Wetland Easements

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Wetland easements protect wetland basins from being drained, filled, leveled or burned.  These shallow wetlands may dry up and can be farmed or hayed when not protected by a grassland easement. Grazing is also allowed without restrictions.


What is a Wetland Easement?

A wetland easement is a legal agreement signed with the United States of America, through the U.S. Fish and Wildlife Service (Service), that pays you to permanently protect the wetlands on your property. Wetlands covered by an easement cannot be drained, filled, leveled, or burned. When these wetlands dry up naturally, they can be farmed or hayed. Wetlands covered by an easement are mapped and a copy of the easement and maps are sent to the landowner. No signs are placed on your property; and the easement will not affect your hunting or mineral rights.


Why Protect Wetlands?                                                   

Wetlands benefit people as well as wildlife. Wetlands can control erosion and prevent flooding by holding water and reducing runoff. They also recharge sub-surface water supplies and provide hay land in dry years. Wetlands provide crucial habitat for many types of wildlife including ducks, pheasants, and deer. More than half of the nation’s wetlands have been lost to agricultural drainage since the 1800’s. Protecting wetlands ensures both habitat and wildlife will be there for future generations to enjoy.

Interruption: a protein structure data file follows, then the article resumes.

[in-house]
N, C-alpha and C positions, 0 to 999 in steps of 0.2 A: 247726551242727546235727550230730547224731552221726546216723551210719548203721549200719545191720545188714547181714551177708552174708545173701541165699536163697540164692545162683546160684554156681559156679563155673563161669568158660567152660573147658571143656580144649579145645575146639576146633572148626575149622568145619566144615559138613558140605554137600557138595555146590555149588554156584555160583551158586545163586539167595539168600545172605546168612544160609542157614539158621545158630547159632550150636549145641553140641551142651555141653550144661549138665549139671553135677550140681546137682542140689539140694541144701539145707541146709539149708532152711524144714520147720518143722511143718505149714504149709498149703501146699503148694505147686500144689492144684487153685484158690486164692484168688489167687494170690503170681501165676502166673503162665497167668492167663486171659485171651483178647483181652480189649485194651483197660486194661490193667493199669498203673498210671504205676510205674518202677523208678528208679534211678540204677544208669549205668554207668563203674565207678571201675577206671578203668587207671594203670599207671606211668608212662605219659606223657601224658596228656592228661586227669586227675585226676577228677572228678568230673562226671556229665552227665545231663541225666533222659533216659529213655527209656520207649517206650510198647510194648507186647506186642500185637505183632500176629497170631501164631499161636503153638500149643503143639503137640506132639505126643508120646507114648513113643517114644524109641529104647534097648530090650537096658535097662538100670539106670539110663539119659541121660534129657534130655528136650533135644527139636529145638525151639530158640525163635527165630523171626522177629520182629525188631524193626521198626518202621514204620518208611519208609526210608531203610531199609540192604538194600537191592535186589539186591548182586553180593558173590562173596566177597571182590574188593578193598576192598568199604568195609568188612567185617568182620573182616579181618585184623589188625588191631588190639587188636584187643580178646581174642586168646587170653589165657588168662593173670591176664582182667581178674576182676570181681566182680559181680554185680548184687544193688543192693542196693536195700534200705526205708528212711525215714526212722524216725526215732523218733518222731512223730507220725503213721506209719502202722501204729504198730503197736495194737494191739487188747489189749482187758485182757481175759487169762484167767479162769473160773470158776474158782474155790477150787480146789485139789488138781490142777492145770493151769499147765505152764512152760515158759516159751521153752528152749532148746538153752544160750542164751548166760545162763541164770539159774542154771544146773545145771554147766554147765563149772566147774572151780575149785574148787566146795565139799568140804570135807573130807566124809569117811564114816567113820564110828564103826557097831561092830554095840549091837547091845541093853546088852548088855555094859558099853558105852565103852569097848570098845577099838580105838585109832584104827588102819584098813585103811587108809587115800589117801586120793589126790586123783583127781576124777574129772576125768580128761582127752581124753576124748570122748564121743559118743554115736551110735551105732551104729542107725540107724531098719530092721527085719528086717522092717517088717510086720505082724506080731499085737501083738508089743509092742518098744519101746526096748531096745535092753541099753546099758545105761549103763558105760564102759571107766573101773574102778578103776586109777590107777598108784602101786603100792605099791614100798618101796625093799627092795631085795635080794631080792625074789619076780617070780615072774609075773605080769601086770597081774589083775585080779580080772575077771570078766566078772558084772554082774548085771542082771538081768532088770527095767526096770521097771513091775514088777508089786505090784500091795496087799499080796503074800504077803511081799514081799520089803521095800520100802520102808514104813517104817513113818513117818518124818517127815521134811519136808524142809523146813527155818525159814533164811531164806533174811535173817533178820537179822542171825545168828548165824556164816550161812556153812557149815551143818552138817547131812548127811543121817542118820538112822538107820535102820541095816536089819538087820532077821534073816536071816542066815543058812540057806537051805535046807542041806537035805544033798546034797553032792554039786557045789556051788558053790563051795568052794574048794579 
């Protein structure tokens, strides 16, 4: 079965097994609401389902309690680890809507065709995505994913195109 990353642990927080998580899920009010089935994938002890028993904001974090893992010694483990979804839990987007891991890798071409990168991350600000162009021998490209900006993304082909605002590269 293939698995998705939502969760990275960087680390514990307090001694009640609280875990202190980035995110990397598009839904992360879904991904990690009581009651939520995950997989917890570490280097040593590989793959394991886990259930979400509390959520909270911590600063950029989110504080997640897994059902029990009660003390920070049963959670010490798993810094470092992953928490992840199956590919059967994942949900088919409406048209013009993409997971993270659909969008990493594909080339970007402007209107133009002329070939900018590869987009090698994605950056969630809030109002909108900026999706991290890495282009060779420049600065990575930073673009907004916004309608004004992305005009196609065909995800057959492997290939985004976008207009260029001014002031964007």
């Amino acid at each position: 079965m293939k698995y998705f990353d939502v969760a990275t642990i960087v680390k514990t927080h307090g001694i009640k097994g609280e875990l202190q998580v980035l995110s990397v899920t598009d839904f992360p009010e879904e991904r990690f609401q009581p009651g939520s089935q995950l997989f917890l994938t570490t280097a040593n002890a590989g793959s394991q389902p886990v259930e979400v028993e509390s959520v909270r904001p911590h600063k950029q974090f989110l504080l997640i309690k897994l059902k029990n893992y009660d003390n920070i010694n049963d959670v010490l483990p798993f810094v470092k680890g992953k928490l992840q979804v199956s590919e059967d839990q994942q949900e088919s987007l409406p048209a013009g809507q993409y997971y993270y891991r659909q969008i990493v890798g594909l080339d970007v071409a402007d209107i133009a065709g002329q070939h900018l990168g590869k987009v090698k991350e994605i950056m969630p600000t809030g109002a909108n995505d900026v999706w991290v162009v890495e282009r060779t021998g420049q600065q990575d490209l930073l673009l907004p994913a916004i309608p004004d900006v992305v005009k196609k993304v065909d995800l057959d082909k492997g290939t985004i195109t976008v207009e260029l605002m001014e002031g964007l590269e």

Land Qualifications

Does any land qualify for a wetland easement? 

No. The property must have wetlands of value to waterfowl and other migratory birds. The land must be located in a county which has been approved for the easement program. The Service easement program is offered only in the prairie pothole region of Montana, North and South Dakota, Minnesota, and Iowa.

How much of my land would be covered by the easement?
The easement covers certain existing wetlands or those which recur through natural causes. Impoundments by dams or dikes do not qualify. Easement wetlands are shown on a map (referred to in the contract as the Exhibit A) which is part of the easement agreement. Enforcement of the terms of the easement will be limited to these wetlands.

What happens with wetlands I have already drained?
Wetlands already drained will not be covered by the provisions of the easement unless the ditch is filled in and the wetlands are restored.

 

Landowner Use and Other Rights 

Will the easement affect my farming of the wetlands?  

The easement does not affect normal farming practices such as cropping, haying, grazing, plowing, or working wetlands when they are dry due to natural causes. 

Will the easement affect hunting and trapping rights on my land?
No. You still have the right to open or close your lands to hunting and trapping as you have in the past.

Will the easement affect my mineral rights?
No. You retain your right to develop your minerals. But please remember that the easement prohibits burning, draining, filling, and leveling of the wetland areas.

 

The Easement Process 

How do I apply for the program and begin the process? 

Simply call the Huron WMD 605-352-5894 if you own lands in Beadle, Sanborn, Jerauld, Buffalo, Hughes, Sully, Hand or Hyde counties. A Service Easement Specialist or Realty Specialist will further explain the program and answer any questions you may have. A evaluation of your property will be scheduled if you determine that you would like to participate in the easement program. For other counties in the state, please contract the WMD that covers the county where you land is located.